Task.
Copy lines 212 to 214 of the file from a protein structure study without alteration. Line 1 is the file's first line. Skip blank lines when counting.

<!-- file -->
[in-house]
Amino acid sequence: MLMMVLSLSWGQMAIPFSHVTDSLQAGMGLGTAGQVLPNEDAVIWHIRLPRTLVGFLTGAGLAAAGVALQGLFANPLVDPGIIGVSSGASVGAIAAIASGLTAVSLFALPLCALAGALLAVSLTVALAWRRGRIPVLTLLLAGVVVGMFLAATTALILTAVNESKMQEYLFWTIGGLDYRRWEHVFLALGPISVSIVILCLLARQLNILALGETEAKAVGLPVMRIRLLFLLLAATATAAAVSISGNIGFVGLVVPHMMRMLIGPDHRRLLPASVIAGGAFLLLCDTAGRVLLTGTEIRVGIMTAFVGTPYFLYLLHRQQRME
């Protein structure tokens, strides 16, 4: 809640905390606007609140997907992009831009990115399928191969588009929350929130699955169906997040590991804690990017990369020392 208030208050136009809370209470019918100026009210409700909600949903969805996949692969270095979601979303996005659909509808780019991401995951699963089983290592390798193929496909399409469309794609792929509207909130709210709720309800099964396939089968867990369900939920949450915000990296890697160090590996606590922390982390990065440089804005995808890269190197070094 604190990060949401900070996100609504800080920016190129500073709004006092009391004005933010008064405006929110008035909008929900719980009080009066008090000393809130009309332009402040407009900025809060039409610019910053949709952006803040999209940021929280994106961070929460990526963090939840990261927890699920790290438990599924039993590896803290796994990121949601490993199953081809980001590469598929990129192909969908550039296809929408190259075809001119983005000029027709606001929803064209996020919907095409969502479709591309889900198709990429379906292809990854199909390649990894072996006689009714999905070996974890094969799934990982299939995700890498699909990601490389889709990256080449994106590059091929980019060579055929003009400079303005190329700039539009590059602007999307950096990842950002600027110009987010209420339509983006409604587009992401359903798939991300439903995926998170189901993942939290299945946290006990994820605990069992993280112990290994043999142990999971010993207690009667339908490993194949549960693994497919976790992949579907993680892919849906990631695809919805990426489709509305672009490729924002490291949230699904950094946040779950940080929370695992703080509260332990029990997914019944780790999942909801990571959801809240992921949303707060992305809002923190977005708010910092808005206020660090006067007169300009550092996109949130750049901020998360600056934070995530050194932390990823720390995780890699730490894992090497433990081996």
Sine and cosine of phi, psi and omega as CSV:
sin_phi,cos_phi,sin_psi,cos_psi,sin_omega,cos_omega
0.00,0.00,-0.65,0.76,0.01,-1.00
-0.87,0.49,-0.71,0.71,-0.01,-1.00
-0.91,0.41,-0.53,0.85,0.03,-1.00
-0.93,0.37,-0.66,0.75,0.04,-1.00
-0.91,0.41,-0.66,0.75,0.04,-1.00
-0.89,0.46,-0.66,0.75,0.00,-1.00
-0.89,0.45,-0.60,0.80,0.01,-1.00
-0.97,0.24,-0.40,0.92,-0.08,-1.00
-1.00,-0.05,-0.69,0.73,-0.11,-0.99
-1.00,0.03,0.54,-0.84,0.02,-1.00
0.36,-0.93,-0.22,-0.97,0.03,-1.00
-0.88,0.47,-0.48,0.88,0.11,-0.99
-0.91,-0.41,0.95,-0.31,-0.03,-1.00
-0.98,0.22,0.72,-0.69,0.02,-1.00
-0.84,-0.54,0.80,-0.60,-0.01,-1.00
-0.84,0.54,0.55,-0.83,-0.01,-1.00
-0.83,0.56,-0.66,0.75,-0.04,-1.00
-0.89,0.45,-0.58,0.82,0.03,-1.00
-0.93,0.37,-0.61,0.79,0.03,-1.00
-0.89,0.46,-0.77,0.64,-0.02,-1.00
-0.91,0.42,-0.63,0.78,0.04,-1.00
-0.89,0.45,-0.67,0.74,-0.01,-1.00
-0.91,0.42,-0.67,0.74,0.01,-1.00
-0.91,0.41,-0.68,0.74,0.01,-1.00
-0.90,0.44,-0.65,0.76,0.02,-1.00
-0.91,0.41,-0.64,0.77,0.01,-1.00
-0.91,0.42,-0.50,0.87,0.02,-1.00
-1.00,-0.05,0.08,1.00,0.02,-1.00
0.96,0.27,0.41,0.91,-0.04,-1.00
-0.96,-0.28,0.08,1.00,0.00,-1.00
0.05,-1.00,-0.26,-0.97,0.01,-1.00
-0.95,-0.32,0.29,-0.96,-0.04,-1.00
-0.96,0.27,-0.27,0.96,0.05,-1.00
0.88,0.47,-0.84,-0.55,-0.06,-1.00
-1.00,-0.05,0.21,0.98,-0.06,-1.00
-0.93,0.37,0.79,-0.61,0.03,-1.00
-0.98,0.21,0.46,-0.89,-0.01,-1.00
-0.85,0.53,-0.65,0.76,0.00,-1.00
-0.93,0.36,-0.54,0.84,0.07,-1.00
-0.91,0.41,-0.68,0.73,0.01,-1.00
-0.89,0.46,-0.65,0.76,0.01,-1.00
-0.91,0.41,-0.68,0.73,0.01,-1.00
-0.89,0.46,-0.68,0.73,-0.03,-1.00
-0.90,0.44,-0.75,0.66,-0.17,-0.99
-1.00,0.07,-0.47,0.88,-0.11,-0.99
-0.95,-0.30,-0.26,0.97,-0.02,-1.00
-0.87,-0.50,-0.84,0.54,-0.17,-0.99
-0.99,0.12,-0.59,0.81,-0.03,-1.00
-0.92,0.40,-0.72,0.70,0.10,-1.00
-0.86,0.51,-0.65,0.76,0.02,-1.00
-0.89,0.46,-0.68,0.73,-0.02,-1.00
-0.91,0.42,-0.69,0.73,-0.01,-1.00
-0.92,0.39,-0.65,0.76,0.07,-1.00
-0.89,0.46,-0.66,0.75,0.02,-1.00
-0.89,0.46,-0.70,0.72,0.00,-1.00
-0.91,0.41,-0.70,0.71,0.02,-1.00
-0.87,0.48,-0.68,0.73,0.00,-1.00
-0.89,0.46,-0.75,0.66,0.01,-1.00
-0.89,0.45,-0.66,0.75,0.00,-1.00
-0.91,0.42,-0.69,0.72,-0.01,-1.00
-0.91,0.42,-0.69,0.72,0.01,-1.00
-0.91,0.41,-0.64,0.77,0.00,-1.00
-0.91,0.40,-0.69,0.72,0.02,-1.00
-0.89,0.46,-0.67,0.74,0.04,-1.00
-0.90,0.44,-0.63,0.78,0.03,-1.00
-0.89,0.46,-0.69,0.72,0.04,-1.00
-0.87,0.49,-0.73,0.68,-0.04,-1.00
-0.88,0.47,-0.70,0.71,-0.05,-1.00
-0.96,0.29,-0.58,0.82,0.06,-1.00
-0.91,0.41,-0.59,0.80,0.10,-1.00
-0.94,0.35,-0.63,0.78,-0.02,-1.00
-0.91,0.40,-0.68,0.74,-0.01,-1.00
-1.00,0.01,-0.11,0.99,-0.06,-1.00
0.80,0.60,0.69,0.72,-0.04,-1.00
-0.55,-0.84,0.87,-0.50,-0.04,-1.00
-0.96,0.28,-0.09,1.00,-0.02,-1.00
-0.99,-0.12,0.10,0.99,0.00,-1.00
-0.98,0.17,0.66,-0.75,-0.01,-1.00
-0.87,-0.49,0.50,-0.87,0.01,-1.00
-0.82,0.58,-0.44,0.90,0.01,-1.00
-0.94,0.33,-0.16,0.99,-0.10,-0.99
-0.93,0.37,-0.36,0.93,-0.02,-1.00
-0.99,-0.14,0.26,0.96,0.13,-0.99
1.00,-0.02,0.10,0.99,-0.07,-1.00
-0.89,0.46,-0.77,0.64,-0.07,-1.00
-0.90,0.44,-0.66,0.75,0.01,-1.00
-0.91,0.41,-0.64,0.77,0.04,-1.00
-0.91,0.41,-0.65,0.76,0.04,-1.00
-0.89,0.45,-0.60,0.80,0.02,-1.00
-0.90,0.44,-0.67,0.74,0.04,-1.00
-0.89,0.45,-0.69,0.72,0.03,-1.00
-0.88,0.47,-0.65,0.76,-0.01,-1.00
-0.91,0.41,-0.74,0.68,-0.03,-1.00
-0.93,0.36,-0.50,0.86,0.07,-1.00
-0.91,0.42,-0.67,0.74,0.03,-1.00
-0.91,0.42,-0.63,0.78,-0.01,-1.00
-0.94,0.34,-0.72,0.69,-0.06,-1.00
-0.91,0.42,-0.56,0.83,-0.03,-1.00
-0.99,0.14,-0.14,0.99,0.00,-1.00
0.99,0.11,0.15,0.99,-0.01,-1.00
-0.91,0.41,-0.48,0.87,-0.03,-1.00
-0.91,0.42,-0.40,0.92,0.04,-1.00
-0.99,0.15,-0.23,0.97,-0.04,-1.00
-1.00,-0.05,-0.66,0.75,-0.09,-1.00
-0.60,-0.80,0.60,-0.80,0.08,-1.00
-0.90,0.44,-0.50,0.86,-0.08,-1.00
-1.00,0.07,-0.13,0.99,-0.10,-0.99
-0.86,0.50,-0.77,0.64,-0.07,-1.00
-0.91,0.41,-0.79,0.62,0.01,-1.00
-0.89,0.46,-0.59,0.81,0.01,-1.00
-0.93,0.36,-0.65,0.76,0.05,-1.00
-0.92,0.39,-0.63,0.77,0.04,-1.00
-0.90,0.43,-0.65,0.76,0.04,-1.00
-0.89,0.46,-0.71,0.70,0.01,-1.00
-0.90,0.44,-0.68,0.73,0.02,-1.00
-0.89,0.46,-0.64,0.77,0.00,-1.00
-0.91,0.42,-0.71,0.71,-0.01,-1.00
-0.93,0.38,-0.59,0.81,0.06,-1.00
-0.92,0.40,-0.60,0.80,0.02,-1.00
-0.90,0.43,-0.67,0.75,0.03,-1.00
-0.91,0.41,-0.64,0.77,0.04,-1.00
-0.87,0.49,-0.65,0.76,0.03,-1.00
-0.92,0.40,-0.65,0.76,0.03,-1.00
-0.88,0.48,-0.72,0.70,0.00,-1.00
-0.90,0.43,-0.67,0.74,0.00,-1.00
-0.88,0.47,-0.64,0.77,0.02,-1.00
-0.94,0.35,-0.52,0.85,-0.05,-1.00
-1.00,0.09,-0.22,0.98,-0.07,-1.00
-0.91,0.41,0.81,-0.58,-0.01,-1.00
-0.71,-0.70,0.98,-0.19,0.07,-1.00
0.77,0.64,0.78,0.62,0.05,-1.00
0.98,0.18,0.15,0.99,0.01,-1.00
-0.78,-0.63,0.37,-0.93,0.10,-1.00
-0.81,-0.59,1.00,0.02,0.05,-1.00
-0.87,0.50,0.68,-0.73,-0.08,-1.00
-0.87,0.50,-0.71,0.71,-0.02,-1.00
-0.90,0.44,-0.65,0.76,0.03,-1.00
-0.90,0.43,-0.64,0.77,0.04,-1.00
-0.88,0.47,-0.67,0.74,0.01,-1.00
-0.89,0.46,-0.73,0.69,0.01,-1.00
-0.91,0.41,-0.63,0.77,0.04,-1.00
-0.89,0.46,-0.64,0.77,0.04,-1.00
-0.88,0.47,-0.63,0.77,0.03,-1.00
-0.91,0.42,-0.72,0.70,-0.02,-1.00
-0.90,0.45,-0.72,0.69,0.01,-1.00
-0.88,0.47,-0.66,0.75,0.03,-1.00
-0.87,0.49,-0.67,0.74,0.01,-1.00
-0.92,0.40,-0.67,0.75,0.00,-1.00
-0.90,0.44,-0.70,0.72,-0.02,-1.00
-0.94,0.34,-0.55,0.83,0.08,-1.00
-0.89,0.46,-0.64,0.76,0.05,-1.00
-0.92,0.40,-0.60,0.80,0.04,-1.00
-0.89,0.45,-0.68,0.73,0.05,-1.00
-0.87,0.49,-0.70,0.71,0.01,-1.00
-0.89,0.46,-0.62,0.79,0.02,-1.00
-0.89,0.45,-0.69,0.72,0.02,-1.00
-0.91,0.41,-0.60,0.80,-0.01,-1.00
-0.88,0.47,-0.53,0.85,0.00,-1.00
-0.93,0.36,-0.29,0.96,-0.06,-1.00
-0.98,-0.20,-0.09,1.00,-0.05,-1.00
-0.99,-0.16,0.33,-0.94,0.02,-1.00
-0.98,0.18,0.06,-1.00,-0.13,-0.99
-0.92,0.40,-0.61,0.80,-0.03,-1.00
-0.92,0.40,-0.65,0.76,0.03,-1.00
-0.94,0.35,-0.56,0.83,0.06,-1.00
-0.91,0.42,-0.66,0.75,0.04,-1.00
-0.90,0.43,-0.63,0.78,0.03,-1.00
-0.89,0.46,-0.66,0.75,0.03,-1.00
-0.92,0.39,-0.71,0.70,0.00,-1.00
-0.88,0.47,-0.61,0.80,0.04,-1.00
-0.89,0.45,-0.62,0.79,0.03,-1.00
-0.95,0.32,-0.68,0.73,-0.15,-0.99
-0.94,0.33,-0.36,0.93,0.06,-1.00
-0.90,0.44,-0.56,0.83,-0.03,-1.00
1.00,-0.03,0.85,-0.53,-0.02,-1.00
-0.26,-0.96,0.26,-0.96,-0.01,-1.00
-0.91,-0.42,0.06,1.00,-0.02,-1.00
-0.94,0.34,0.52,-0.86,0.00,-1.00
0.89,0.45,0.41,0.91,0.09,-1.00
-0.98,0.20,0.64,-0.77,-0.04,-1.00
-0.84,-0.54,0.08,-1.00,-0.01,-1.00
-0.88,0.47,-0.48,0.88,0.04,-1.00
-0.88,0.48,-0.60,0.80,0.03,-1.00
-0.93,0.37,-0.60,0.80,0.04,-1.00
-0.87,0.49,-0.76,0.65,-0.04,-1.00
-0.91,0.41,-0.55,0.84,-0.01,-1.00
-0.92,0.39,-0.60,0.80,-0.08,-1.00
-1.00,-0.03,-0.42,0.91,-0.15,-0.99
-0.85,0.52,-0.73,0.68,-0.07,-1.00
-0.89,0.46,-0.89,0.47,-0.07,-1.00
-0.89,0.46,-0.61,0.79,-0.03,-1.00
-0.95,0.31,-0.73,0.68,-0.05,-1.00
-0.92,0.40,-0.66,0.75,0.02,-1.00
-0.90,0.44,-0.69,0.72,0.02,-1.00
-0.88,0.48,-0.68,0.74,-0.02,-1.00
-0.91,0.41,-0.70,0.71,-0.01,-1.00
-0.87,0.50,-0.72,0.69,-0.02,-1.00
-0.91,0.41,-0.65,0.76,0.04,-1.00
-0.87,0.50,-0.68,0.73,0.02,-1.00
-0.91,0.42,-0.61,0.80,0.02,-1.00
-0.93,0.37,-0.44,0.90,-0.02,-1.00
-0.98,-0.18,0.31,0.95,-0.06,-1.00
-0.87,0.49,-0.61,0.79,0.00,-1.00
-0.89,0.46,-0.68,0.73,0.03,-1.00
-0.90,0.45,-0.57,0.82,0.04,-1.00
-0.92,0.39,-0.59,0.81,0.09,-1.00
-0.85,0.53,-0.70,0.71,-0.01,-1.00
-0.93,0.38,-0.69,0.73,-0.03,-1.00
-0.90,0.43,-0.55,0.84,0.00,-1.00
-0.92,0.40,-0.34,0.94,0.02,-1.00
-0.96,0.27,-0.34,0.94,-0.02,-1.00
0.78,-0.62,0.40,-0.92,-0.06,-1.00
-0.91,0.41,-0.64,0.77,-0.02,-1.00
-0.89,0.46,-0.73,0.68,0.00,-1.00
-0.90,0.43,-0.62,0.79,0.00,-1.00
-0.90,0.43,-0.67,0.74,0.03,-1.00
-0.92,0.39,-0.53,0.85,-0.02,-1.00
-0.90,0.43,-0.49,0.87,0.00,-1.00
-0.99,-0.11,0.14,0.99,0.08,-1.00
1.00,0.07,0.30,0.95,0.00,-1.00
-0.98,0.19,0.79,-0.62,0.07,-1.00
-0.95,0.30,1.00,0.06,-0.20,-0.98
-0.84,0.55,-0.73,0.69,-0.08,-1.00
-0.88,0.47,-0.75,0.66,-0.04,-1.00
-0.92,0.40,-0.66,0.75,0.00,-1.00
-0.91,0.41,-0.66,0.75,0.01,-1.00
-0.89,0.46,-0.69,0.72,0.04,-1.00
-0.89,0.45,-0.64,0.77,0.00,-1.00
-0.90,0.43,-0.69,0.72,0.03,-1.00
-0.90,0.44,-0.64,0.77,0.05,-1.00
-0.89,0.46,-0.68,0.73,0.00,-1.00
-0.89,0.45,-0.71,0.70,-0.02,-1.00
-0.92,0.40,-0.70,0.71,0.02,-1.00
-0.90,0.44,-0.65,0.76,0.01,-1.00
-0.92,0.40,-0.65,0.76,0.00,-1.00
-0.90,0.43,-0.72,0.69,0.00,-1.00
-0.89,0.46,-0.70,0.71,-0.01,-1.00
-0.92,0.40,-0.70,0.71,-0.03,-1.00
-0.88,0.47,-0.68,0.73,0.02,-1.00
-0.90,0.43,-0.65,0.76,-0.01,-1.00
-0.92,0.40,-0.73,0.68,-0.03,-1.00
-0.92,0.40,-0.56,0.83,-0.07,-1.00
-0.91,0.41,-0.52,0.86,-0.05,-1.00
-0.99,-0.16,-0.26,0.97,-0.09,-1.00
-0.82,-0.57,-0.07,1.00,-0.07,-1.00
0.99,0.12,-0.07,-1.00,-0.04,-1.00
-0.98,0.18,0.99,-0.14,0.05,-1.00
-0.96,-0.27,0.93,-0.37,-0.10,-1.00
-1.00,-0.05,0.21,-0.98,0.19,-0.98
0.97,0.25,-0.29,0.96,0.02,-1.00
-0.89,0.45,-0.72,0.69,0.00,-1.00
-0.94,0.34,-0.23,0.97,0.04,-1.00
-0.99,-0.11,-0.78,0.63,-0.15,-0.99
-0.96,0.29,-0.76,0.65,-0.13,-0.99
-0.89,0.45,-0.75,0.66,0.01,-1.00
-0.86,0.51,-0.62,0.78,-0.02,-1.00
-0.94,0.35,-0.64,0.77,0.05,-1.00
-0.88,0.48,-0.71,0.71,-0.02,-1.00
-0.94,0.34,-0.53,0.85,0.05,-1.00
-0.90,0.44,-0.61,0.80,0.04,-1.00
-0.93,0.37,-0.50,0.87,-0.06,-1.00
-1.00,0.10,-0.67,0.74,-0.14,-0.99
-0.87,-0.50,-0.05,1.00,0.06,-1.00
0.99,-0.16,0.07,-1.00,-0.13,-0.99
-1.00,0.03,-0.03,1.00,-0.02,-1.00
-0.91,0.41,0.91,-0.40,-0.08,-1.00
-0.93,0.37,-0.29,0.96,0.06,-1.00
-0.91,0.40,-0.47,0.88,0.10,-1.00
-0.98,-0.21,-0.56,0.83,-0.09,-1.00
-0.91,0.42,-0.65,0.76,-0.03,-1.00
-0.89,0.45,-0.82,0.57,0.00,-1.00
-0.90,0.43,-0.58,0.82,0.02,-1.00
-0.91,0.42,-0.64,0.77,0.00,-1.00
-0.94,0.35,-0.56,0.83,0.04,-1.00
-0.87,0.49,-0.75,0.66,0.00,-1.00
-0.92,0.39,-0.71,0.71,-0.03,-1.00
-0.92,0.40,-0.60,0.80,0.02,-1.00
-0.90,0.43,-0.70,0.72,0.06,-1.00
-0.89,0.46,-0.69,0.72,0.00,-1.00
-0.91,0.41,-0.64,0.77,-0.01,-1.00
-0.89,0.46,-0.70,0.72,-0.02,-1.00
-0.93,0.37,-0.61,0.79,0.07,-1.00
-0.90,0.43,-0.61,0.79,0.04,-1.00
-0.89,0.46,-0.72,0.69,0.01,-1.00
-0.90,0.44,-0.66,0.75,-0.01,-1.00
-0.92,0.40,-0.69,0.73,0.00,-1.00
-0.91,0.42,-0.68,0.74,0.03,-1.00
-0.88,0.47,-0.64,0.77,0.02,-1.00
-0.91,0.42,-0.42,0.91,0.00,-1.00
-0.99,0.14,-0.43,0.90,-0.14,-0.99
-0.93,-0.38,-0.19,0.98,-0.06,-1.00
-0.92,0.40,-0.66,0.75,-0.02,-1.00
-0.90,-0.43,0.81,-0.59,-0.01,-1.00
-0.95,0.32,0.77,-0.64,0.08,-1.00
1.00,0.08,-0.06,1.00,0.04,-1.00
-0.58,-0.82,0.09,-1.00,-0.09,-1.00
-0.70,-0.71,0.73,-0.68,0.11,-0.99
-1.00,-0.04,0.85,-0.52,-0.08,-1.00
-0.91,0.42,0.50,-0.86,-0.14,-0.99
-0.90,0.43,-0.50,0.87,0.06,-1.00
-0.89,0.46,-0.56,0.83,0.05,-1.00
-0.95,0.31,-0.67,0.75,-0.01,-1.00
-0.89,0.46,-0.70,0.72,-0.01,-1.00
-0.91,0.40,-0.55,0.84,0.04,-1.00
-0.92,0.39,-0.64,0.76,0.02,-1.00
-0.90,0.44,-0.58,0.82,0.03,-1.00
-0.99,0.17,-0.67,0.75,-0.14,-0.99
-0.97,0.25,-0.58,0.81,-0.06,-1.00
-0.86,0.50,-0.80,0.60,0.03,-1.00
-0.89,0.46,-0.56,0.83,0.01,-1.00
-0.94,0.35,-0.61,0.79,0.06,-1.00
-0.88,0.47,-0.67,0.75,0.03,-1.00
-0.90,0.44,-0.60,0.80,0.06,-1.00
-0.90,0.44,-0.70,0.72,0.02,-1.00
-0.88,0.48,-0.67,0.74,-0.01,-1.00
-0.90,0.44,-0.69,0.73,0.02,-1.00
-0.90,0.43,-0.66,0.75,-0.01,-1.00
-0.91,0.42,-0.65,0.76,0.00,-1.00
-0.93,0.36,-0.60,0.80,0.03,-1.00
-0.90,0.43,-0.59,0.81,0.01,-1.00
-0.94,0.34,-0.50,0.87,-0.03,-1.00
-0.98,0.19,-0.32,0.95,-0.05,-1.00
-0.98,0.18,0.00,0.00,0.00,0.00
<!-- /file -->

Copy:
-0.85,0.53,-0.70,0.71,-0.01,-1.00
-0.93,0.38,-0.69,0.73,-0.03,-1.00
-0.90,0.43,-0.55,0.84,0.00,-1.00